On April 6, the Nashville Health Care Council hosted athenahealth CEO, President and Director Jonathan Bush for a lively discussion that covered a wide range of topics, from innovation and technology to patient privacy and policy. With U.S. Senator Bill Frist, M.D., as moderator, more than 400 Council members heard Bush’s candid perspective on entrepreneurship, the role of government in health IT, data’s impact on the future of care and the recent influx of disruptors entering the industry.
View event photos on Flickr.
Photo credit: (c) 2018, Donn Jones.
Since its founding in 1997, Bush has transformed the company from what was once a birthing practice in California to what is now considered the most universally connected health care network in the country. He challenged the audience to lean in to entrepreneurship and innovation within corporate structures in order to solve today’s complex health care issues.
“Entrepreneurship is the act of filling a need we didn’t know we had,” Bush said. “It involves two ingredients – the mass, meaning the lives touched, and velocity, meaning how can we turn the crank a little more.”
With his strong public-sector background, Bush stated his position on the need for government to support rather than create the innovation to address today’s health care problems.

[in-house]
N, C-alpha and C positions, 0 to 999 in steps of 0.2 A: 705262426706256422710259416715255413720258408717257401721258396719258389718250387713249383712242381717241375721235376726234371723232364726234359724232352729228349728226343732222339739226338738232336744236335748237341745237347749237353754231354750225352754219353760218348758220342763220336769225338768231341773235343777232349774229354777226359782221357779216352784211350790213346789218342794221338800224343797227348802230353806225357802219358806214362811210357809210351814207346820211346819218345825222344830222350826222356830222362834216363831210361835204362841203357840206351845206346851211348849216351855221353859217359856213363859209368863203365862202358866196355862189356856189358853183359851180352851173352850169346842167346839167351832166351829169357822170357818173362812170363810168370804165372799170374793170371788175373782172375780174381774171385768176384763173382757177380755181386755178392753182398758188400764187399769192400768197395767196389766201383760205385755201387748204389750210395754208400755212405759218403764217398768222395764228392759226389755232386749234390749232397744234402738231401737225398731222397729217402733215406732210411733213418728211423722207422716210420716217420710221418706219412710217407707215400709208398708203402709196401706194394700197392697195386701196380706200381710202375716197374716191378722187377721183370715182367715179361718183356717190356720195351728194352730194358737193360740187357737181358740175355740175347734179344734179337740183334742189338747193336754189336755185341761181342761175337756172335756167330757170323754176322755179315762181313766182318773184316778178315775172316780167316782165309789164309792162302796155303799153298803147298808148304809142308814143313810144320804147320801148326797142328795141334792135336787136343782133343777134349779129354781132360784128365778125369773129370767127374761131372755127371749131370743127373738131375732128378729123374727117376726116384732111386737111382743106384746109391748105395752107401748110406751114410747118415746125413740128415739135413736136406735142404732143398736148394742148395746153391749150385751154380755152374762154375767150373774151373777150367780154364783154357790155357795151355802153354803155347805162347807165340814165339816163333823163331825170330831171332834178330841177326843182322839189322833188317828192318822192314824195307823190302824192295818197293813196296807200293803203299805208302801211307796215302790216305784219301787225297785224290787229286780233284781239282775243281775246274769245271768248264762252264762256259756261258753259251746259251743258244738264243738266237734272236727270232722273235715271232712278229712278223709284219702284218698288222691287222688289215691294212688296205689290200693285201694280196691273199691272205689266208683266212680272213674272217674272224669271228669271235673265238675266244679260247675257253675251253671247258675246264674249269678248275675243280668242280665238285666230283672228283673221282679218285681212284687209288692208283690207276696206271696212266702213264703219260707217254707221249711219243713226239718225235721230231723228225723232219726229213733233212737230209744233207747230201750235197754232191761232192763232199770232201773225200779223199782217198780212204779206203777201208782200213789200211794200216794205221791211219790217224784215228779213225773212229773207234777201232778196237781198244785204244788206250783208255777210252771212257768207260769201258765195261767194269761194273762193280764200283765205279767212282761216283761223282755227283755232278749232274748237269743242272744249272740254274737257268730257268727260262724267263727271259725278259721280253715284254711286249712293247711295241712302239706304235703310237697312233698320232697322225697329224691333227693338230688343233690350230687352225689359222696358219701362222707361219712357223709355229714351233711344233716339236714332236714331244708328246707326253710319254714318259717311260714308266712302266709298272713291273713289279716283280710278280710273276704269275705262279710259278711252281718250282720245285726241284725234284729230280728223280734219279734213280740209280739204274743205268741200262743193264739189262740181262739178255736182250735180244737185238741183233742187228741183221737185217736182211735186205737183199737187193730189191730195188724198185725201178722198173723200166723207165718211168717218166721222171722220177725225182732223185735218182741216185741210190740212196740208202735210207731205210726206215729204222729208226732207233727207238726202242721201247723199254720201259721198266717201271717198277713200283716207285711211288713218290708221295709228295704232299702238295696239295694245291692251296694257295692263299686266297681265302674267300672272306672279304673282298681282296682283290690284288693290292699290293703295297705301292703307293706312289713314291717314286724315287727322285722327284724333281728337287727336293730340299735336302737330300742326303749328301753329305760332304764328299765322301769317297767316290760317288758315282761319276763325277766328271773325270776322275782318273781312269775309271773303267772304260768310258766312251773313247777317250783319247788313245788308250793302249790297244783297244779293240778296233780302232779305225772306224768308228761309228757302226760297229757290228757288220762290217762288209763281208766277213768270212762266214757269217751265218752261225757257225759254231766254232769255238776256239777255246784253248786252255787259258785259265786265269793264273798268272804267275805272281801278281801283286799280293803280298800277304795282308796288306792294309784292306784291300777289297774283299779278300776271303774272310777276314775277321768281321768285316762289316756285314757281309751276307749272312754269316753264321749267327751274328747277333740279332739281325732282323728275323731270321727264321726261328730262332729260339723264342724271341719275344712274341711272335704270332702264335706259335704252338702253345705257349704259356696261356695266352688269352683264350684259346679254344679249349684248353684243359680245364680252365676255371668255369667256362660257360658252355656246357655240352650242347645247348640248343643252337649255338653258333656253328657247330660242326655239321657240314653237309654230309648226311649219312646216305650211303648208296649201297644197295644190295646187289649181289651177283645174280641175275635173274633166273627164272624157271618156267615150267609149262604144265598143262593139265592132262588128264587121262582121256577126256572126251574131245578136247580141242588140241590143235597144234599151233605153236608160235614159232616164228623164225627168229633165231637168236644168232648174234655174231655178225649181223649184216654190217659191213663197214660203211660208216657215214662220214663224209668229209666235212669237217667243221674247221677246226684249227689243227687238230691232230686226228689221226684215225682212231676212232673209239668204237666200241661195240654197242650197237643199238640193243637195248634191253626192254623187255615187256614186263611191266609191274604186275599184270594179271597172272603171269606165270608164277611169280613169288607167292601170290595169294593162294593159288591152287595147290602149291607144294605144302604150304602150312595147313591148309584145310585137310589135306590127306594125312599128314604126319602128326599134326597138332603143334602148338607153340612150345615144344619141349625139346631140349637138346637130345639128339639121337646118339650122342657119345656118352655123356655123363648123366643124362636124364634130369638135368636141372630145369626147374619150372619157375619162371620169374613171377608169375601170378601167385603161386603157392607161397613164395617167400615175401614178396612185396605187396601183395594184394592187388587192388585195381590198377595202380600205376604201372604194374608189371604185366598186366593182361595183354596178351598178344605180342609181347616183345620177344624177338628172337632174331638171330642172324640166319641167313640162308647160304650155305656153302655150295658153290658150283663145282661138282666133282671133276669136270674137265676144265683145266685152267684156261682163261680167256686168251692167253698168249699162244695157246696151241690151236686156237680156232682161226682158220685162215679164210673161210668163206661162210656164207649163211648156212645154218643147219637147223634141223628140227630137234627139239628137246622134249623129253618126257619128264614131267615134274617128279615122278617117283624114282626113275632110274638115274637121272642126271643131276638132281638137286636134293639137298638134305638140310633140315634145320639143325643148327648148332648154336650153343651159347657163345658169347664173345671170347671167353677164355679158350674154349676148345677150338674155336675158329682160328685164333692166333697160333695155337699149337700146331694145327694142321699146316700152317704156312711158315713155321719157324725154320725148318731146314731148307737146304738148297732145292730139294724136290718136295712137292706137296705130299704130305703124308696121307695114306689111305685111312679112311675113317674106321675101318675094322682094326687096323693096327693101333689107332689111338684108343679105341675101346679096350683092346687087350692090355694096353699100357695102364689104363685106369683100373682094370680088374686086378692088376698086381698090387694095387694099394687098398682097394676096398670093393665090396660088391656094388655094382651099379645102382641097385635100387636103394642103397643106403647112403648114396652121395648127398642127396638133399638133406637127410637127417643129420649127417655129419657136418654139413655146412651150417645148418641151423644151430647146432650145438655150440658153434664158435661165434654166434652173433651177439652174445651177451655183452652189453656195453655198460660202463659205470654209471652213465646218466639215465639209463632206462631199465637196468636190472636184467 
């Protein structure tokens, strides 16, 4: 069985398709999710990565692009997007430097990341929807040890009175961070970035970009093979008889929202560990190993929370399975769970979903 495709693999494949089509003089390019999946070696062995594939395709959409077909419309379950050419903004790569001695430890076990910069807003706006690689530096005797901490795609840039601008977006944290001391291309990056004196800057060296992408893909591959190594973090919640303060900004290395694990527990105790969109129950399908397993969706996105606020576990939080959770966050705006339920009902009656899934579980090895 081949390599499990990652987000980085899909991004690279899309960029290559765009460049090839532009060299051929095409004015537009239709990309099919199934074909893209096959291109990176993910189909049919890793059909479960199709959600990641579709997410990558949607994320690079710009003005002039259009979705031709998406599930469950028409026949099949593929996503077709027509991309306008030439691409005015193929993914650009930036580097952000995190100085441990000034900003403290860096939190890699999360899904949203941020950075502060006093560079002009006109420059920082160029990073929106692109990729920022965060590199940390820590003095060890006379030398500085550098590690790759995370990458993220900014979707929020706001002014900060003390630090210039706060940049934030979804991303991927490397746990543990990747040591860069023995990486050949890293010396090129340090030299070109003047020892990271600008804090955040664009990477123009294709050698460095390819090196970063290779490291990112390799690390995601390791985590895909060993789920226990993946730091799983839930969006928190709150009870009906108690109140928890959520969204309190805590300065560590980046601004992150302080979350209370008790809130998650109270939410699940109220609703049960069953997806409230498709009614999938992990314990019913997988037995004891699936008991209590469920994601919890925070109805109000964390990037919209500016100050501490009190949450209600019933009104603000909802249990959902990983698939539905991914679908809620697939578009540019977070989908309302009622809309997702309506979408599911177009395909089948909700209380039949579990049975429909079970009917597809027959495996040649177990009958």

“Government has a role in encouraging innovation, but not doing the innovation. I think the job of government is to protect the garden and then let the garden grow. Currently, the government is both the referee and a player on the field,” he said.
Senator Frist shifted the conversation to the current debate on data privacy regulations in reference to Facebook and other social media channels and the impact that data misuse could have on the health care industry. Bush offered his view that the release of health care data information is needed in order to foster innovation and solve today’s health care problems, citing physician burnout as one serious issue that could be greatly improved by embracing new solutions.
The confluence of new artificial intelligence plus nontraditional health care companies like Apple, Walmart and Amazon entering the health care industry gives Bush hope that health care is headed in the right direction, regardless of what happens in Washington, D.C. He asked the leaders in the room to be open to disruption and to embrace entrepreneurship as Nashville continues to lead the nation in collaborating to improve patient care.
Senator Frist wrapped up the discussion by asking Bush to advise the room full of top health care leaders on what they should do to make a difference in health care’s transformation.
“Nashville’s social and cultural network effect in health care is unmatched. There is no other community like this anywhere else. If that social network can converge with a tech network effect – and I think it’s going to happen – it’s going to change the world,” Bush concluded.